A resounding cheer was heard all the way down Broadway today when the Tony Awards announced it would be reinstating the Best Sound Design of a Play and Best Sound Design of a Musical categories, starting in the 2017-2018 season.
The two categories were eliminated back in 2014, and although no official explanation was given then, award committee members told The New York Times that that the decision was driven by both voter challenges in understanding and evaluating sound design and the perception by some committee members that sound design is more of a technical craft than an art form.
At that time, the organizations that oversee The Tonys were considering honoring sound design on a special-merit basis: “It was determined that sound design would be more appropriately considered as a special award when there was an extraordinary achievement rather than continuing to have a separate category,” Charlotte St. Martin, the executive director of the Broadway League, and Heather Hitchens, the executive director of the American Theater Wing told The Times.
The Broadway sound community mobilized to voice concerns against the committee’s decision: Veteran Broadway sound designer John Gromada, who had lobbied for the awards to be created in the first place, founded an online petition to reinstate the awards; that petition ultimately garnered more than 32,000 signatures.
In the ensuing years, the awards committee conducted an in-depth review of all of its 24 competitive categories, with the input of industry professionals, including sound designers. Starting next season, the Best Sound Design of a Musical and Best Sound Design of a Play award categories will be reinstated, with a new voting process: Winners in these categories will be determined by a qualified subset of voters, based on professional affiliation. (The category of Best Orchestrations will also follow this new process.)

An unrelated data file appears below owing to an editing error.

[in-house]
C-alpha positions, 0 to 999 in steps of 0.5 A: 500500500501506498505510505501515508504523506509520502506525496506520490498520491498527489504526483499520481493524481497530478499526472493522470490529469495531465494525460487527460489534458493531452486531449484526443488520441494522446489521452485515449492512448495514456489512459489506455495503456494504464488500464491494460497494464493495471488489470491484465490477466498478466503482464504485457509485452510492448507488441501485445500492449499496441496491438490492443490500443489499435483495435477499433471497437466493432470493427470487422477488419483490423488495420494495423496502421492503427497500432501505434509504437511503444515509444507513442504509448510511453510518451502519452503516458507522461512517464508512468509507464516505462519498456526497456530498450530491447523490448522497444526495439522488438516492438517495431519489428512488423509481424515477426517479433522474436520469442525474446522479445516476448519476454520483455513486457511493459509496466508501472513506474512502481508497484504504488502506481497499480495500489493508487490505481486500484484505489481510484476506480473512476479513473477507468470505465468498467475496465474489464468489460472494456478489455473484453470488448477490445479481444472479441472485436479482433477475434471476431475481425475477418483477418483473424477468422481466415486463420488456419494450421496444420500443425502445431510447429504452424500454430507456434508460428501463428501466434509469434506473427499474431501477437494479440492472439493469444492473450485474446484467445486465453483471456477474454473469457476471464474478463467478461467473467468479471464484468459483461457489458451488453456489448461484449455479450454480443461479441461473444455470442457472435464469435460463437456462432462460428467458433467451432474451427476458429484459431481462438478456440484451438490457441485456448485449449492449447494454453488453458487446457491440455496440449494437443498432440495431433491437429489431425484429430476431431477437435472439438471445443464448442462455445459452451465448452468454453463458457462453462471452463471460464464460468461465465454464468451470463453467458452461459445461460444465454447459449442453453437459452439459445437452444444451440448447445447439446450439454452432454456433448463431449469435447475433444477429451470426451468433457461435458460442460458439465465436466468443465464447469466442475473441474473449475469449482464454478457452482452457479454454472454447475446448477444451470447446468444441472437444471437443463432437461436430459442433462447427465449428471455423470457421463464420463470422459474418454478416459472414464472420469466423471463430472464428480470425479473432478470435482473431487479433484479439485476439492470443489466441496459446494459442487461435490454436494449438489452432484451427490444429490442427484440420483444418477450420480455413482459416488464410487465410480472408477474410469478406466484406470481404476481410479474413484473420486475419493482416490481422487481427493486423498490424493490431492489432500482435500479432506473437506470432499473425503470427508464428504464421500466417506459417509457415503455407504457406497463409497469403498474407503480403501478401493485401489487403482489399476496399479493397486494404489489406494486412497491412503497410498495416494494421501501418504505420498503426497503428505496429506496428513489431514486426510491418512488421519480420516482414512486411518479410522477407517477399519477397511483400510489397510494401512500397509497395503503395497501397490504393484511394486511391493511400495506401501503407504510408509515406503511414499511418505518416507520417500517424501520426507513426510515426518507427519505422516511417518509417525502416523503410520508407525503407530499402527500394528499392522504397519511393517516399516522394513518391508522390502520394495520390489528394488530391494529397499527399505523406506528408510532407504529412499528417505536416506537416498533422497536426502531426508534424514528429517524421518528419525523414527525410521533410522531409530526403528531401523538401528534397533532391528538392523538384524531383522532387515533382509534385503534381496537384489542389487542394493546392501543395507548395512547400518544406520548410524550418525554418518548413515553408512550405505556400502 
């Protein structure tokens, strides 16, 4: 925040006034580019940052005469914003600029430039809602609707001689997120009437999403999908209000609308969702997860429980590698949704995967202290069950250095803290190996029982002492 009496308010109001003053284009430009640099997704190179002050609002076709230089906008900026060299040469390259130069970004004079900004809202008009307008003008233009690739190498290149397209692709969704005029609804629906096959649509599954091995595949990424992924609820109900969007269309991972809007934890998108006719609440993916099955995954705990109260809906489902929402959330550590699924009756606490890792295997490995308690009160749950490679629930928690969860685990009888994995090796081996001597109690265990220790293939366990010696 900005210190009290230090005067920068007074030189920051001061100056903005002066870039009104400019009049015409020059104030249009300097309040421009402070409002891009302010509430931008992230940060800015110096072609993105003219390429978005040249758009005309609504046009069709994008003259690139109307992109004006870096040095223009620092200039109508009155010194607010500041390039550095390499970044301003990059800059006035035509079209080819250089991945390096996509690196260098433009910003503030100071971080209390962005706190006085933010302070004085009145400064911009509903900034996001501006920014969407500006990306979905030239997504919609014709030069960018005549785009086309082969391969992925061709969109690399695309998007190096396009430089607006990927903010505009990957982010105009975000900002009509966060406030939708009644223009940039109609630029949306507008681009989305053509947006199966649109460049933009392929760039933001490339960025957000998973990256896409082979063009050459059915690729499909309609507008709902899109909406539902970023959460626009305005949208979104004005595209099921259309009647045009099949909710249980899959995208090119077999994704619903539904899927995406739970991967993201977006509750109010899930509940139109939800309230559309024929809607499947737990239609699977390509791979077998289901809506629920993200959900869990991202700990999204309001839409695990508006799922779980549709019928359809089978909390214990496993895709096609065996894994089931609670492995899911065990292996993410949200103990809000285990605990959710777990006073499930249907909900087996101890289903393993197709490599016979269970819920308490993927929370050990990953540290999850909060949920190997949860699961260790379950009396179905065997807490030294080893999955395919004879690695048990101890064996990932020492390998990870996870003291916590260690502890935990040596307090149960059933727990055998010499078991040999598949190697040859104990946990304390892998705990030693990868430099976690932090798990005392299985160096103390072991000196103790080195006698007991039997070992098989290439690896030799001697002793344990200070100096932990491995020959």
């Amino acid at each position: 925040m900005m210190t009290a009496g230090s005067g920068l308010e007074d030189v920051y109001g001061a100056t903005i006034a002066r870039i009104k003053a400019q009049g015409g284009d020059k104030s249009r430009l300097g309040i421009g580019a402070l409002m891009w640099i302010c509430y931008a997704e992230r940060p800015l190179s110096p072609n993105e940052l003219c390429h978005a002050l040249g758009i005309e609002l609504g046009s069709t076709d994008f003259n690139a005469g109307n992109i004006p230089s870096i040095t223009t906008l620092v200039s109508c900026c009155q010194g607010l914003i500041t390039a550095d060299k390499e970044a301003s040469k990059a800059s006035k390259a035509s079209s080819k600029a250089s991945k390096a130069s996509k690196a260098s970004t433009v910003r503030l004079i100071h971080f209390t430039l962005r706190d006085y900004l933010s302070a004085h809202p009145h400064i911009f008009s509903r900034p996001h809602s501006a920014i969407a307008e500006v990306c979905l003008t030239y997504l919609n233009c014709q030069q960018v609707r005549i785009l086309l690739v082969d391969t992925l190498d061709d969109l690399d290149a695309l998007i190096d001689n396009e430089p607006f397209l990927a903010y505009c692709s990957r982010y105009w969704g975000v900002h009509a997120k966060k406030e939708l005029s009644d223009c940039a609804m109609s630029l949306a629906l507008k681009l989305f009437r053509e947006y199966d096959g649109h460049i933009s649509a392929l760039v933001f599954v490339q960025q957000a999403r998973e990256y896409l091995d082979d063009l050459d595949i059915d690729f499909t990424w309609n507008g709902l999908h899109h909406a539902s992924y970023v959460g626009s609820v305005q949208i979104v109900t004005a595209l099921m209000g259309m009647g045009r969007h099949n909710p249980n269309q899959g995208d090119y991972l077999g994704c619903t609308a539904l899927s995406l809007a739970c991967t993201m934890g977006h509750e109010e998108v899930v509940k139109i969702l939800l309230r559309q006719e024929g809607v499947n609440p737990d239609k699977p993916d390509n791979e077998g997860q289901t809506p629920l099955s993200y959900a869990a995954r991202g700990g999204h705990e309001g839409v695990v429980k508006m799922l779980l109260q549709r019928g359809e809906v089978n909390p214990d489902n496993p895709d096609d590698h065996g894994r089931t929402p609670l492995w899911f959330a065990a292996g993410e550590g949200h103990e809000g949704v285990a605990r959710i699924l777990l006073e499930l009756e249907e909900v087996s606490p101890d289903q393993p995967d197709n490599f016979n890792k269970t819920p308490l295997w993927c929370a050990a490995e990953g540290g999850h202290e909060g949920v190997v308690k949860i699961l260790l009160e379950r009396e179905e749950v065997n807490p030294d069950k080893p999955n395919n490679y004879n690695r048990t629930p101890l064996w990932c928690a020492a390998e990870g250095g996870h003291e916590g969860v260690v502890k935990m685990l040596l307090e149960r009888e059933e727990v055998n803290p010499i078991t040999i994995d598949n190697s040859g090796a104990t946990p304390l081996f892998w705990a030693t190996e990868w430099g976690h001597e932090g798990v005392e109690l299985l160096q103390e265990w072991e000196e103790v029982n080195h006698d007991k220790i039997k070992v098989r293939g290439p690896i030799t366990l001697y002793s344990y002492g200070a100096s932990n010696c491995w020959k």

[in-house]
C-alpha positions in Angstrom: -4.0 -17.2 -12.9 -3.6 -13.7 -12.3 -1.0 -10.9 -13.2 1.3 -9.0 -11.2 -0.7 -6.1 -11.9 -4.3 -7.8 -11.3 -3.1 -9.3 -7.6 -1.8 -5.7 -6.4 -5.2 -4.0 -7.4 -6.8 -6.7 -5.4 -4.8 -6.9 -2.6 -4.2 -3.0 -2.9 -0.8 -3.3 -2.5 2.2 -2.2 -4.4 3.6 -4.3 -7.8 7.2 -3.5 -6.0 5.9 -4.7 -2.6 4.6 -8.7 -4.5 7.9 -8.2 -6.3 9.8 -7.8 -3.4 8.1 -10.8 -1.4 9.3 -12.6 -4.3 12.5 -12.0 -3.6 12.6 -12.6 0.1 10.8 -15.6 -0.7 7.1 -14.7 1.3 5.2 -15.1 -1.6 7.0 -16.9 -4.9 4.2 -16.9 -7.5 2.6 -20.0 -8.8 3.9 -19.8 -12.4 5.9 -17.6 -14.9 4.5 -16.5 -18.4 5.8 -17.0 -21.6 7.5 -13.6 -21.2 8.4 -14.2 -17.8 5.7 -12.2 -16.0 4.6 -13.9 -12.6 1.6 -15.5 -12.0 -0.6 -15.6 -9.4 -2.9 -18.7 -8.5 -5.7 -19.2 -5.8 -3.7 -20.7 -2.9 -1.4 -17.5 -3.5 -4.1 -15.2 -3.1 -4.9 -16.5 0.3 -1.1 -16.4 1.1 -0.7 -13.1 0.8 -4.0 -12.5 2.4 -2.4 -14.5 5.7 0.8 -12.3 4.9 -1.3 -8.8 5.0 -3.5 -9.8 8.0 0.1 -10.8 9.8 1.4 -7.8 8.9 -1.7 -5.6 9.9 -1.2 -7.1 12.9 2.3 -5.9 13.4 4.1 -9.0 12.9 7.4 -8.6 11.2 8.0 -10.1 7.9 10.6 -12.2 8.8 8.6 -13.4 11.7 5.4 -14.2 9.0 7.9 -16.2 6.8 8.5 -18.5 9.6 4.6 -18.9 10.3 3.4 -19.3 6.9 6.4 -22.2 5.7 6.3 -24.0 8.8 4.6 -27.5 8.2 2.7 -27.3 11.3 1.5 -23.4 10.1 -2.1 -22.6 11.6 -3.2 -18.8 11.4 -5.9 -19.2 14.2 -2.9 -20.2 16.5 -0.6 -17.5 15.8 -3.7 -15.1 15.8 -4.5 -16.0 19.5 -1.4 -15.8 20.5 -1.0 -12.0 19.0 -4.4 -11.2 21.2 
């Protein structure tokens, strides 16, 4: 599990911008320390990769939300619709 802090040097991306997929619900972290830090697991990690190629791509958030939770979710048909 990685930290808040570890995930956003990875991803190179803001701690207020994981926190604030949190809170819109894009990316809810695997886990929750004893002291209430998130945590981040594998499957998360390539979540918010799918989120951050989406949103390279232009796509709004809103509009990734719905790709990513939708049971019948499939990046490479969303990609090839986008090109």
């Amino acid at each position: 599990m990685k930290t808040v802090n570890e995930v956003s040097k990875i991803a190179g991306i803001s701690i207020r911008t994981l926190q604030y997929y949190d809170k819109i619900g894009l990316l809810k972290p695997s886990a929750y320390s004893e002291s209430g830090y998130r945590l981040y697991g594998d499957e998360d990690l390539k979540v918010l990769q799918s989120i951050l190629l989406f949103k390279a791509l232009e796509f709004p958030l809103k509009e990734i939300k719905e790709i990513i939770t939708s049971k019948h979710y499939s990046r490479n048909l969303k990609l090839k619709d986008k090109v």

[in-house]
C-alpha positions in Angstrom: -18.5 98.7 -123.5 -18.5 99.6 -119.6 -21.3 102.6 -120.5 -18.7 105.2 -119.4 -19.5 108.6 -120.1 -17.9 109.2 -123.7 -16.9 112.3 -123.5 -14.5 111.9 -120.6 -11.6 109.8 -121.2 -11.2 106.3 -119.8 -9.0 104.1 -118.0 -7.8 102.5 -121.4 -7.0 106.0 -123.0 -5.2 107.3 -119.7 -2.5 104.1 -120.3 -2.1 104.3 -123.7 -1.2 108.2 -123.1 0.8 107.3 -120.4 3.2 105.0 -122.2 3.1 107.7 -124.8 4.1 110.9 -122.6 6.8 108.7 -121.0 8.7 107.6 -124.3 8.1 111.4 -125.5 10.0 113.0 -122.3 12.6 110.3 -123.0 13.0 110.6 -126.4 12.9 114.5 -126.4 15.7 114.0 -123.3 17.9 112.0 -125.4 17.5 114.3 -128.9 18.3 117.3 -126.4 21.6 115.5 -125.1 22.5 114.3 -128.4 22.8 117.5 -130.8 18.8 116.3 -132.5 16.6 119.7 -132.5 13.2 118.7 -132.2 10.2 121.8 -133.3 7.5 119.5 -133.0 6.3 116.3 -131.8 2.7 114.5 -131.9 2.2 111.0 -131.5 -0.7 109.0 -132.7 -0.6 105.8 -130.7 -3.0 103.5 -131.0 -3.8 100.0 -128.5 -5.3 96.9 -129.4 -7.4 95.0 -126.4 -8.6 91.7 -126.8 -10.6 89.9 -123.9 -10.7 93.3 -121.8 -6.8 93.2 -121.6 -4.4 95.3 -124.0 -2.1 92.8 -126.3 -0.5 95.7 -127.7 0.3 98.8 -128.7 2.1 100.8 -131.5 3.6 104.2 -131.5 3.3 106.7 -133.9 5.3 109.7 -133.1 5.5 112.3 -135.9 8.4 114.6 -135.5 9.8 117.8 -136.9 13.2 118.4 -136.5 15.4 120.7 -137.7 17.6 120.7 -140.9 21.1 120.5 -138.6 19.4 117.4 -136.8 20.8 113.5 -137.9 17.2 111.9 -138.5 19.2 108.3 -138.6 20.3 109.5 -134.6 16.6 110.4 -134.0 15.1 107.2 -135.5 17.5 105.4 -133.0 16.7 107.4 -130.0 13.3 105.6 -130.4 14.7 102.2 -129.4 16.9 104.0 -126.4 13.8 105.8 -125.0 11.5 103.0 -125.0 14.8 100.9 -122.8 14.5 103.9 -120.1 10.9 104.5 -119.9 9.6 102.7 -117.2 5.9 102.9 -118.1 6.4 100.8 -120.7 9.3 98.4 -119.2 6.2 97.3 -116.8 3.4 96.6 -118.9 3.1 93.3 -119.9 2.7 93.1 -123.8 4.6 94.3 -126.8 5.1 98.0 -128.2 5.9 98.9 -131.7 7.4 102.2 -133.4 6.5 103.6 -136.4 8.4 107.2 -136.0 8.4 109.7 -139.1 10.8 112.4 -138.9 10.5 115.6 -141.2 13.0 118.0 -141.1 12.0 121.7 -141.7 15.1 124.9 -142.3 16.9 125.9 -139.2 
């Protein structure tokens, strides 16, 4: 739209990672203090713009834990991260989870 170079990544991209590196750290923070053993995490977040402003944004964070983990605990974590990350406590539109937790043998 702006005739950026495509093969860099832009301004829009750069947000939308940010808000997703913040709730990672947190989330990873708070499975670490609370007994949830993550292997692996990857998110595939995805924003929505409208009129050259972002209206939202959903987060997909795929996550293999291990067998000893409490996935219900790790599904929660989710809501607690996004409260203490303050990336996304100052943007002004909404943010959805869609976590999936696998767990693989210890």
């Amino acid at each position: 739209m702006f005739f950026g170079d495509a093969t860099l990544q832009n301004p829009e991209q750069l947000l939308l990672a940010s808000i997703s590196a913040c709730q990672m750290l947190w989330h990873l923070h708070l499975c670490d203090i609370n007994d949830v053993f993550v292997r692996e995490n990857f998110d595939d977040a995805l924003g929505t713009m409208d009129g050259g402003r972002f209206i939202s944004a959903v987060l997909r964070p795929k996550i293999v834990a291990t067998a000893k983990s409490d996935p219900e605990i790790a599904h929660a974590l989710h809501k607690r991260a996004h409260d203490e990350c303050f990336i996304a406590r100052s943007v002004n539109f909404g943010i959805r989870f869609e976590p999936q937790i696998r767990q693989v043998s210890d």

“We are very gratified by this outcome,” said Nevin Steinberg of the United Scenic Artists, Local USA 829, a labor union and professional association of more than 4,300 designers, artists and craftspeople. “Happily, the appeals and activism of our members, of the professional theater community in New York and around the country, and the thoughtful arguments for reconsideration by some of the most prominent individuals and organizations across show business made an impact. Sound designers on Broadway will once again be recognized for the integral and creative work that their colleagues and audiences expect.”
The 71st Annual Tony Awards, hosted by Kevin Spacey, will broadcast live from Radio City Music Hall on CBS on June 11, 2017.
Sarah Jones is a writer, editor, and content producer with more than 20 years' experience in pro audio, including as editor-in-chief of three leading audio magazines: Mix, EQ, and Electronic Musician. She is a lifelong musician and committed to arts advocacy and learning, including acting as education chair of the San Francisco chapter of the Recording Academy, where she helps develop event programming that cultivates the careers of Bay Area music makers.